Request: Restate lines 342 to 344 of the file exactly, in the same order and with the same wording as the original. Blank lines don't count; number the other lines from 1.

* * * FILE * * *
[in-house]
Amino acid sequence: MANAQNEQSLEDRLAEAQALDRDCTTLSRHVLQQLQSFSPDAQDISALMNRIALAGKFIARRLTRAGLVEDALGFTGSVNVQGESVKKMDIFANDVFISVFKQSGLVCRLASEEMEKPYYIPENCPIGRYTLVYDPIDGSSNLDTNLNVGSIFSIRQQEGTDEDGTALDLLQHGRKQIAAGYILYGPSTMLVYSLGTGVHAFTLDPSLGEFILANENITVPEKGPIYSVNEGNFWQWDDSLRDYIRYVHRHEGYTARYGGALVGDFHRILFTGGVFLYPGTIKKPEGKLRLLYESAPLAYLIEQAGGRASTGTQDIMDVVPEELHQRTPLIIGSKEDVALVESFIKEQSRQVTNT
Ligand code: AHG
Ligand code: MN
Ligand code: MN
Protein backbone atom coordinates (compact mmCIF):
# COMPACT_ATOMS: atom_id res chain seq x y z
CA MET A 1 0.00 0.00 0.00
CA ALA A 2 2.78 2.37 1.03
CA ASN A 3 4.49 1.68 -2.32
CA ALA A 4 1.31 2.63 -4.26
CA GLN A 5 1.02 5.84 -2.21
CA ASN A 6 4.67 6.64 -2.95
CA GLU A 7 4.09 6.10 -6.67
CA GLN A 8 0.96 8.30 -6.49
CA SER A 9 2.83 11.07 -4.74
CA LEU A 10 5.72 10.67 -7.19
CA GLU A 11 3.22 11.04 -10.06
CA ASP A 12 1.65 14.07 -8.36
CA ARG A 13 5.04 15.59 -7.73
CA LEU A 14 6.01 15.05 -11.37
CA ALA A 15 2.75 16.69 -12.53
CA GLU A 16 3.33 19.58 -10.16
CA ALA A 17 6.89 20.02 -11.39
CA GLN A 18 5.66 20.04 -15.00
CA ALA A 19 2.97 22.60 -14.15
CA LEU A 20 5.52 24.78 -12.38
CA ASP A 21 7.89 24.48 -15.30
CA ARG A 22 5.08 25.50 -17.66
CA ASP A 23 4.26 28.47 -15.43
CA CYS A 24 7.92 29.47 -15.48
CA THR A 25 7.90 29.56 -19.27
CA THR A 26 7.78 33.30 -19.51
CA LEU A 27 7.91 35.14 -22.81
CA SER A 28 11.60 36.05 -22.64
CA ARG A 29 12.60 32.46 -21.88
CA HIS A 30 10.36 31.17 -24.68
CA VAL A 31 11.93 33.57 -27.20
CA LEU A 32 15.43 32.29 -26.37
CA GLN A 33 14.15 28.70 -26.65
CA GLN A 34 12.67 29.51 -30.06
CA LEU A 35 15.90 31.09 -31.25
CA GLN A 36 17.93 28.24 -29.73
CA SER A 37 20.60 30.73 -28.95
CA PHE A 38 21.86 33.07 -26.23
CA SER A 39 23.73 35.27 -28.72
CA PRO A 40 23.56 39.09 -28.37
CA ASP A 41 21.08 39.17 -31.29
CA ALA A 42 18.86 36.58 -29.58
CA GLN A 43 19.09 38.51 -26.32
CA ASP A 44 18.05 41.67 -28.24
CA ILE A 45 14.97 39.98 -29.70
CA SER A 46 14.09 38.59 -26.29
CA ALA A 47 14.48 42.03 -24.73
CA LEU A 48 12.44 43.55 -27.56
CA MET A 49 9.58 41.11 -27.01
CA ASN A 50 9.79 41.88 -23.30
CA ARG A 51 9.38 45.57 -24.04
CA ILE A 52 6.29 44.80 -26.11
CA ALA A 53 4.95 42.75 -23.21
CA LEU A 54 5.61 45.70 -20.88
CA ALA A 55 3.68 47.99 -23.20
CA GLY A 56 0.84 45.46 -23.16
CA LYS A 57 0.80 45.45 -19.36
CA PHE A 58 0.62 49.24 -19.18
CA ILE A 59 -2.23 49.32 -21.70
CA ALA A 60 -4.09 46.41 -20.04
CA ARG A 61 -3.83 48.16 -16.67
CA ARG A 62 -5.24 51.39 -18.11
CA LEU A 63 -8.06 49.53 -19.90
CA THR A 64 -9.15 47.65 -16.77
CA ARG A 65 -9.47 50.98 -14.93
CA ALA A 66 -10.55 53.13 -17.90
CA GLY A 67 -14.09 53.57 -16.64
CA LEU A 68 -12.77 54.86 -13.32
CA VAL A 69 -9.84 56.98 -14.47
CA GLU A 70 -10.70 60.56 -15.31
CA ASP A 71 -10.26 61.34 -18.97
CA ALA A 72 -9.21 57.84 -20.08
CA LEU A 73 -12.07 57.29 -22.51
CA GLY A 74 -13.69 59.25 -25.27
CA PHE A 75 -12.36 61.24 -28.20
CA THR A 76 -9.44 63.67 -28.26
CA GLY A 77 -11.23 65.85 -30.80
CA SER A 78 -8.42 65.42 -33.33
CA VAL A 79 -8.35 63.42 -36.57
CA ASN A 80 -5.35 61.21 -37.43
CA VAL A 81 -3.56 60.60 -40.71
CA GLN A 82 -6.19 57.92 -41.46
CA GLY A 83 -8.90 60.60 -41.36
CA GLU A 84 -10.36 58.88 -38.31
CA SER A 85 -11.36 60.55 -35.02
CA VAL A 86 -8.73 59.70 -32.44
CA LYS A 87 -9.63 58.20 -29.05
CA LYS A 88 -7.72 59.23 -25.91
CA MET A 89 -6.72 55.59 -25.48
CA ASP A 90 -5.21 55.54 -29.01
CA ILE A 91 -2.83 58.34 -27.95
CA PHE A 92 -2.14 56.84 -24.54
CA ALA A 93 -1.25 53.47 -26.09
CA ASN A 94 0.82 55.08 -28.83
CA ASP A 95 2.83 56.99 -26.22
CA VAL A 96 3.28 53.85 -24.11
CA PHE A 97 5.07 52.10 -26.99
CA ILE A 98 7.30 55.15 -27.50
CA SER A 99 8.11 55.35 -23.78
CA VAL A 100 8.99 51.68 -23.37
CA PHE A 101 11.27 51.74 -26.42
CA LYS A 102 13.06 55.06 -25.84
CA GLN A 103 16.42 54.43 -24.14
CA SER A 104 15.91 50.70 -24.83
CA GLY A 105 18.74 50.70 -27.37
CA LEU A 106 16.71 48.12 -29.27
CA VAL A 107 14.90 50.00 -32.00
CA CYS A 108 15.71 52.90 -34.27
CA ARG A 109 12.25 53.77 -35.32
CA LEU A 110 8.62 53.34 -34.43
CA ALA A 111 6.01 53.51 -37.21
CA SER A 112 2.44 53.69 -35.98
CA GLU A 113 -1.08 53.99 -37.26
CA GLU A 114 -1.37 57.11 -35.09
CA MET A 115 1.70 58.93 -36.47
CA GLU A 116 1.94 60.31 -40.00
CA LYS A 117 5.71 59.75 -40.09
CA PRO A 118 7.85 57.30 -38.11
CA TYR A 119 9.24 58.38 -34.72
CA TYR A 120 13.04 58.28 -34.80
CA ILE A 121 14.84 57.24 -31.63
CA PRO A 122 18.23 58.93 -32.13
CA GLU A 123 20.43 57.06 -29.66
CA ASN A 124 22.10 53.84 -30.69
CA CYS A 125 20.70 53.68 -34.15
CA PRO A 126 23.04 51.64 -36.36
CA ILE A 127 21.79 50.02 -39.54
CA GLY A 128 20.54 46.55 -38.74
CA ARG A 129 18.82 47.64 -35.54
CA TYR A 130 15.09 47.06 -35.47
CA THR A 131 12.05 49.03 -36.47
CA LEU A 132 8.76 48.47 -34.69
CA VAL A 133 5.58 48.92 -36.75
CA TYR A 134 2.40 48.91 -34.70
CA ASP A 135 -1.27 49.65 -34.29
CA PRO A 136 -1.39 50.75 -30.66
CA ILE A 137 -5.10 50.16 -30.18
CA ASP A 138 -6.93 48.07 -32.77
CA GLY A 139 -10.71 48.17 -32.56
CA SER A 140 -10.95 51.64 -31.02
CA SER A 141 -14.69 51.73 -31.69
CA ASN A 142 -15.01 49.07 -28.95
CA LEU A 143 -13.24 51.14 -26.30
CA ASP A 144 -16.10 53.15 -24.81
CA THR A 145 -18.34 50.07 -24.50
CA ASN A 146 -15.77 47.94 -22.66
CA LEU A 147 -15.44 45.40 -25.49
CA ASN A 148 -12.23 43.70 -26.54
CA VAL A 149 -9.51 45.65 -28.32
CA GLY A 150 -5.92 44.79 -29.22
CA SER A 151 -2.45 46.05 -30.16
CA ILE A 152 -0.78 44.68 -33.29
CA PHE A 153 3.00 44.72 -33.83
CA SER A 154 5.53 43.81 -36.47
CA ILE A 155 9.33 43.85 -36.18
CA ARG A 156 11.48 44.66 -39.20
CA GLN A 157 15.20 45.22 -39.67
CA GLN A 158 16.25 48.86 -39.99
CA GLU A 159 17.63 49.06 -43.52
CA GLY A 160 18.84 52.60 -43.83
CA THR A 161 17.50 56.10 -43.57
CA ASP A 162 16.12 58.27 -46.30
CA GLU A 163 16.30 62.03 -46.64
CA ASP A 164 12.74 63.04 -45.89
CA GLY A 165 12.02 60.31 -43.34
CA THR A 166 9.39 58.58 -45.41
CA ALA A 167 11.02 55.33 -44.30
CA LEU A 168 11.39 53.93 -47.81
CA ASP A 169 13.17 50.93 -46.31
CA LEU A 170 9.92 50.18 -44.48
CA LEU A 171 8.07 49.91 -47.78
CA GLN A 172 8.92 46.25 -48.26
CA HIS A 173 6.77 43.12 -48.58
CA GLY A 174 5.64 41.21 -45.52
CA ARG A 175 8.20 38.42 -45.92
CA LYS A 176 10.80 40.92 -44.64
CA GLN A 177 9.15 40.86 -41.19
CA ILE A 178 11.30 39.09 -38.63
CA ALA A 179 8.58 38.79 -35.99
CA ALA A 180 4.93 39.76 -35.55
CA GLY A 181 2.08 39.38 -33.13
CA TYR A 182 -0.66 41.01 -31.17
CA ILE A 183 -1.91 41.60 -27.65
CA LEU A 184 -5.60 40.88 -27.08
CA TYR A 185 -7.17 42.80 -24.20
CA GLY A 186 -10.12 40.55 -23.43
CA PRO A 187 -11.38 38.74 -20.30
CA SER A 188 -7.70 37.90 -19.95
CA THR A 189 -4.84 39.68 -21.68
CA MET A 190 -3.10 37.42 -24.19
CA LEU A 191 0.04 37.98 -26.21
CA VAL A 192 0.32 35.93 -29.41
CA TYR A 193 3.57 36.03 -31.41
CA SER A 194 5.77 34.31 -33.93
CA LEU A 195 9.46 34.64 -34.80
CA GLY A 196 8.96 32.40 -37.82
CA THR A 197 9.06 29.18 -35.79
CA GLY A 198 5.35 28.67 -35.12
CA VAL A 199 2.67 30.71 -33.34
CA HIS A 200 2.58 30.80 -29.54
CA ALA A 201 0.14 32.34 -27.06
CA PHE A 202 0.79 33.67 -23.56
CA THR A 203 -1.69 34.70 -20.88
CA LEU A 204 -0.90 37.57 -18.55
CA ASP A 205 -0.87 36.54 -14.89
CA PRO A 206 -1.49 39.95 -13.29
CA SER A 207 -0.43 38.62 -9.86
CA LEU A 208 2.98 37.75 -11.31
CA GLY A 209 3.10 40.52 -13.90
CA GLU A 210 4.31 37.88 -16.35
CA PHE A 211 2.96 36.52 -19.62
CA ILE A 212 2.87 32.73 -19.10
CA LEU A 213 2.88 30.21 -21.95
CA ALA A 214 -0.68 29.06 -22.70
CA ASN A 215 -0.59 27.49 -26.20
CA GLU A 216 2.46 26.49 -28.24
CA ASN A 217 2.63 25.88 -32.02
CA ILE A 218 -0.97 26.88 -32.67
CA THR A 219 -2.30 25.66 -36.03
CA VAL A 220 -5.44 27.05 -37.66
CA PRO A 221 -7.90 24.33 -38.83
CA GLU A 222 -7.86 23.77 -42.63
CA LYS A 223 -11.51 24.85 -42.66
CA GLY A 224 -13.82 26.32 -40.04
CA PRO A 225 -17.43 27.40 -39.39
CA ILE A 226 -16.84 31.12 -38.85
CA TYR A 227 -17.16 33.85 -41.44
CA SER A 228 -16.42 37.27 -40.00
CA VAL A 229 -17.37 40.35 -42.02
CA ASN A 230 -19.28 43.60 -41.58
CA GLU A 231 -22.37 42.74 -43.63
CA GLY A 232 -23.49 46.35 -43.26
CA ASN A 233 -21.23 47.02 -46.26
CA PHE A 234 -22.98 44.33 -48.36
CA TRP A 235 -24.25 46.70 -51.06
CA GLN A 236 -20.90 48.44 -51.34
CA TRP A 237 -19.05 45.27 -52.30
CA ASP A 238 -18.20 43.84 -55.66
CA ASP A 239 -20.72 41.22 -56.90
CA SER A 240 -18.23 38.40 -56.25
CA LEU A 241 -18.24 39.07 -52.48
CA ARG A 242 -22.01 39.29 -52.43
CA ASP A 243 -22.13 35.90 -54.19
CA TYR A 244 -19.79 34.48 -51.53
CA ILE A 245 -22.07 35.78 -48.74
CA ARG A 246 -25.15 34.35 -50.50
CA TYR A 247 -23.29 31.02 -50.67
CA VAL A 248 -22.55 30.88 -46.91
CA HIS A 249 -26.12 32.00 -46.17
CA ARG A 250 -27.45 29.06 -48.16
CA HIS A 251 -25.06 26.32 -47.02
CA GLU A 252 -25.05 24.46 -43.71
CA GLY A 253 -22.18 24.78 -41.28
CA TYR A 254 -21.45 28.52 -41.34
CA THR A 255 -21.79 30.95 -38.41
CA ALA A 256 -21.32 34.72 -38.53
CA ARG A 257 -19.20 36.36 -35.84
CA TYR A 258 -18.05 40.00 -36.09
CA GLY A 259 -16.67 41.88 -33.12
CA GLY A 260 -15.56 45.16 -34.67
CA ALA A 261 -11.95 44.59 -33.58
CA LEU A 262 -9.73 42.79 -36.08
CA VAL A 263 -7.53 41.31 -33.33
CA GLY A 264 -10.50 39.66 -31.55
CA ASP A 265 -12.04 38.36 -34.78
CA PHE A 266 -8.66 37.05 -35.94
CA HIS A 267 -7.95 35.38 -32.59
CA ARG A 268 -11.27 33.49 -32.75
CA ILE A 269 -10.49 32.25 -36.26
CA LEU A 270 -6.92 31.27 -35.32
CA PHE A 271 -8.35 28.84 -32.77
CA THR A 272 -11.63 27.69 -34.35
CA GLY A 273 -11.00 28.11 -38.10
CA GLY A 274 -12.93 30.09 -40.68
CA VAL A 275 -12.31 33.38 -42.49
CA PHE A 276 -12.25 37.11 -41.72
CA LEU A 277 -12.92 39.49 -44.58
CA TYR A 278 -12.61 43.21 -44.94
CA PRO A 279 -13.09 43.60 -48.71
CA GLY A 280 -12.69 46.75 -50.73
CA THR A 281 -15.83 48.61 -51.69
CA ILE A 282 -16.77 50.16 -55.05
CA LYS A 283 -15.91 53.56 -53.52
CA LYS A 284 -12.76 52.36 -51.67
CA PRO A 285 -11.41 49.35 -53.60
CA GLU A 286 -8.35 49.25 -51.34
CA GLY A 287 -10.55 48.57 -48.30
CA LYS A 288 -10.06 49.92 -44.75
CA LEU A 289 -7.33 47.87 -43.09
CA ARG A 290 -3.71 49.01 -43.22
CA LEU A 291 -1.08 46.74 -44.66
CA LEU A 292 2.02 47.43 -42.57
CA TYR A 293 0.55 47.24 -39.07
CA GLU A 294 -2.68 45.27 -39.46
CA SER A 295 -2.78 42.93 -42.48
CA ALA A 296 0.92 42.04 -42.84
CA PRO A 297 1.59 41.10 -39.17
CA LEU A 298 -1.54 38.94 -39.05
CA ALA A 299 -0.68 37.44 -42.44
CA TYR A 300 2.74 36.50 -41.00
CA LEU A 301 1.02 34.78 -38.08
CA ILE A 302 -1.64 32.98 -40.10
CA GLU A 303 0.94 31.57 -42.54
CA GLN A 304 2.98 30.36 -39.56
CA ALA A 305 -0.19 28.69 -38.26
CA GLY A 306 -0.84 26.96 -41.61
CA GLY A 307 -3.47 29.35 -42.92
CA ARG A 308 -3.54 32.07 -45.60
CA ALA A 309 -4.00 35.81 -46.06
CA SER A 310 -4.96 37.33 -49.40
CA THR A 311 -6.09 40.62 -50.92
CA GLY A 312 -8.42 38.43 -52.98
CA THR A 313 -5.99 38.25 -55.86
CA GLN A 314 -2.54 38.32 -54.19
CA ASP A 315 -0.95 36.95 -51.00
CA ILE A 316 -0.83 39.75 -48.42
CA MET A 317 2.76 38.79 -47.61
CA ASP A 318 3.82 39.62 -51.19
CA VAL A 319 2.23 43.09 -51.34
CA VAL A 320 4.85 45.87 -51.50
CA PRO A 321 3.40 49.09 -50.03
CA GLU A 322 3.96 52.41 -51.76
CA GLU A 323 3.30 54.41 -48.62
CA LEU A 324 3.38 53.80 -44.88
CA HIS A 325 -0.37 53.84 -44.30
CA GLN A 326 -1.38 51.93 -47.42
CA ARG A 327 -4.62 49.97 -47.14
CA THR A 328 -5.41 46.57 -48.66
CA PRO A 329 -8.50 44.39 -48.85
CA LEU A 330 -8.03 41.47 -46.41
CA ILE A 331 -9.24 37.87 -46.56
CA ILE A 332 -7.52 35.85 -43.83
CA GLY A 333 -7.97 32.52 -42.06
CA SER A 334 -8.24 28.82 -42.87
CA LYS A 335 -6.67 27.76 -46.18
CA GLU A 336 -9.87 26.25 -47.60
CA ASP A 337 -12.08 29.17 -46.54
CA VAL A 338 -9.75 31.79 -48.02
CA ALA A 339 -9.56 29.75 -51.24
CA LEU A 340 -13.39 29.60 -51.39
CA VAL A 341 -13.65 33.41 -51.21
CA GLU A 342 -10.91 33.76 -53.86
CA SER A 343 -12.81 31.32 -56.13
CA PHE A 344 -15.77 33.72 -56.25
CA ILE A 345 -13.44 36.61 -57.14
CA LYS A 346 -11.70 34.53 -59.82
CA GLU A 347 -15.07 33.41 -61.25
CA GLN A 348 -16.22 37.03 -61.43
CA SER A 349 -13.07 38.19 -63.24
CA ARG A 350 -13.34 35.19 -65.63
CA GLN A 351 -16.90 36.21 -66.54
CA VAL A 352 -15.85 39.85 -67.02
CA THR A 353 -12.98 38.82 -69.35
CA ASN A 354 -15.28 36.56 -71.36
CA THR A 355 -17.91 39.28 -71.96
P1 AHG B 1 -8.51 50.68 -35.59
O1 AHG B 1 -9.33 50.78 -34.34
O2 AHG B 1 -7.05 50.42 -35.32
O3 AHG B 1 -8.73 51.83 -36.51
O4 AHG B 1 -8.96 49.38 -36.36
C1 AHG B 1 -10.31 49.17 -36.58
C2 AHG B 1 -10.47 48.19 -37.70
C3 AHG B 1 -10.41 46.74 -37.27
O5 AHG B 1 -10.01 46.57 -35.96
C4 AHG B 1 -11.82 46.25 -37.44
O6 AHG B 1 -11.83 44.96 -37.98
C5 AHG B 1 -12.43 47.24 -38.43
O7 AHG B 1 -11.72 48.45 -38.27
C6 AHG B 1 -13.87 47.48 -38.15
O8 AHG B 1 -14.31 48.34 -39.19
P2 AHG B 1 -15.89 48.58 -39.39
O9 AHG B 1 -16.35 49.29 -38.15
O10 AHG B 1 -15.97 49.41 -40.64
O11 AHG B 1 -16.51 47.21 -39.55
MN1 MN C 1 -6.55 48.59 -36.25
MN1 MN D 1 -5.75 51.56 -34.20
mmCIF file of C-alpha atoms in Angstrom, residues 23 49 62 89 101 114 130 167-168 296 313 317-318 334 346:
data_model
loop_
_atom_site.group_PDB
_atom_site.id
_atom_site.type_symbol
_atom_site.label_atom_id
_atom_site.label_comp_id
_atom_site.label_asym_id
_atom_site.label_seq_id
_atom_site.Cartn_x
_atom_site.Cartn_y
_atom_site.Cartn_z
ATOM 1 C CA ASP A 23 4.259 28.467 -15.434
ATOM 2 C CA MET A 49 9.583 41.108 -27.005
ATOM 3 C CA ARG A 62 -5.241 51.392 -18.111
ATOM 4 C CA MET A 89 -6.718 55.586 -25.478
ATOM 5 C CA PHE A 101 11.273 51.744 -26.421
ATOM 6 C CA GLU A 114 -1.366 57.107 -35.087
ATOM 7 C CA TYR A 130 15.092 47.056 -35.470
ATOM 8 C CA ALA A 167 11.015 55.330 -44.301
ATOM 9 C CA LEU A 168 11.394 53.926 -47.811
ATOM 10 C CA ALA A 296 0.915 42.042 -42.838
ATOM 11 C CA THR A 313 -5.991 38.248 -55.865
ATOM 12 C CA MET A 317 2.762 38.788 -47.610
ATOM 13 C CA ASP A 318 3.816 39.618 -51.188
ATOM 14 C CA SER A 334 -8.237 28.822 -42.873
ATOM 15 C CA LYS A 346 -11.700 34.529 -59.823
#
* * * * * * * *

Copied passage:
CA LYS A 335 -6.67 27.76 -46.18
CA GLU A 336 -9.87 26.25 -47.60
CA ASP A 337 -12.08 29.17 -46.54